Dir: Higashi Yoichi. Japan. 2000. 116 mins.

Prod co: Siglo Ltd. Int'l sales: Brussels Ave (+32 2 511 9156). Prods: Yamagami Tetsujiro, Sho Koshiro. Scr: Higashi Yoichi. DoP: Tsutai Takahiro. Art dir: Itoh Akoi. Main cast: Tsutsui Michikata, Hoyosamada Takahito, Tsumiki Miho.

The Crossing is another fascinating inter-generational story similar to Takeshi Kitano's 1999 Cannes-prize winner Kikujiro. It is the concluding part of director Higashi Yoichi's "boy and river" trilogy, referring both to a figurative obstacle that young and old characters have to ford as much as to a literal river crossing. This follow-up to The Village of Dreams, which won a Silver Bear at the 1996 Berlin Film Festival, proved a popular entry in the Panorama section of the festival this year.

The main character is Koji, a 29-year old designer and Harley Davidson rider living in Tokyo. He hears two pieces of bad news from his elder brother Shuichi who still lives in their hometown: his father has died and his 14-year-old nephew Takuya has been arrested trying to rob a post office, wielding a tiny knife and wearing a hockey-mask. Koji returns home for the funeral and tries to develop a relationship with his problem nephew, eventually teaching him to ride his expensive motorcycle and taking him to the beautiful bend in the river that represents a physical and psychological barrier.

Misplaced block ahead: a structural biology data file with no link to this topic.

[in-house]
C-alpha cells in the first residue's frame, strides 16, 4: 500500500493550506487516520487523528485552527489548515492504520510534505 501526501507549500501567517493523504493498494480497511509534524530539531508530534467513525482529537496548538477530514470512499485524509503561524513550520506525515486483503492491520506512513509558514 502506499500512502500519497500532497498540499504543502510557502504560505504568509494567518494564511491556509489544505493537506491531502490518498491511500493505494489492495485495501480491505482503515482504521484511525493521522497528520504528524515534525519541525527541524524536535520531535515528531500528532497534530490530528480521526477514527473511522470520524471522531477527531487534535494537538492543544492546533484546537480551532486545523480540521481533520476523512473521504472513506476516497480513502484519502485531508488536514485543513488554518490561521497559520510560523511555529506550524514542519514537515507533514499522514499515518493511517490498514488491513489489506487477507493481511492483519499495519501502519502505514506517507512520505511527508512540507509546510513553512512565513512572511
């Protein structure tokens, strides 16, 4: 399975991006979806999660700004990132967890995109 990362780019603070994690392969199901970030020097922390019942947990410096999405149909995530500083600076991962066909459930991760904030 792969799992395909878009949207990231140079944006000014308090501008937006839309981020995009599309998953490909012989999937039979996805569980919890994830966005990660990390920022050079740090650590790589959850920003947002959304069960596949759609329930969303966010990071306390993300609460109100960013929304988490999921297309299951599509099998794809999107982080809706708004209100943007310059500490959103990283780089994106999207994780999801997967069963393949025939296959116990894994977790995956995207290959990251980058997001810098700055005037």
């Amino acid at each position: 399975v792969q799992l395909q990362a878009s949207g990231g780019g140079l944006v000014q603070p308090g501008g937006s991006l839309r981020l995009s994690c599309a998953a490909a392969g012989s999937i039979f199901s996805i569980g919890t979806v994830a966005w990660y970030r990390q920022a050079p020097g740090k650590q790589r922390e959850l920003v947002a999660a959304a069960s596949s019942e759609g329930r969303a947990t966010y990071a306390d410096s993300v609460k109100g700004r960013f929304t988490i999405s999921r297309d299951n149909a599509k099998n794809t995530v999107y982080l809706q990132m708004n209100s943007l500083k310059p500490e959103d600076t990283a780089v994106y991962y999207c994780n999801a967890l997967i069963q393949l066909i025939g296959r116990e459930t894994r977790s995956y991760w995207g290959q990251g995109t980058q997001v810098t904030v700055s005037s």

The film is full of rich details about everyday Japanese life and though the pace may be leisurely, it never feels like a docu-drama. Many gentle comic touches enliven the narrative and the colour photography is excellent, cleverly contrasting urban and natural landscapes. The cast are thoroughly credible and there is an attractive music score which subtly blends Japanese and European rhythms. It should perform well on the international festival and arthouse circuits.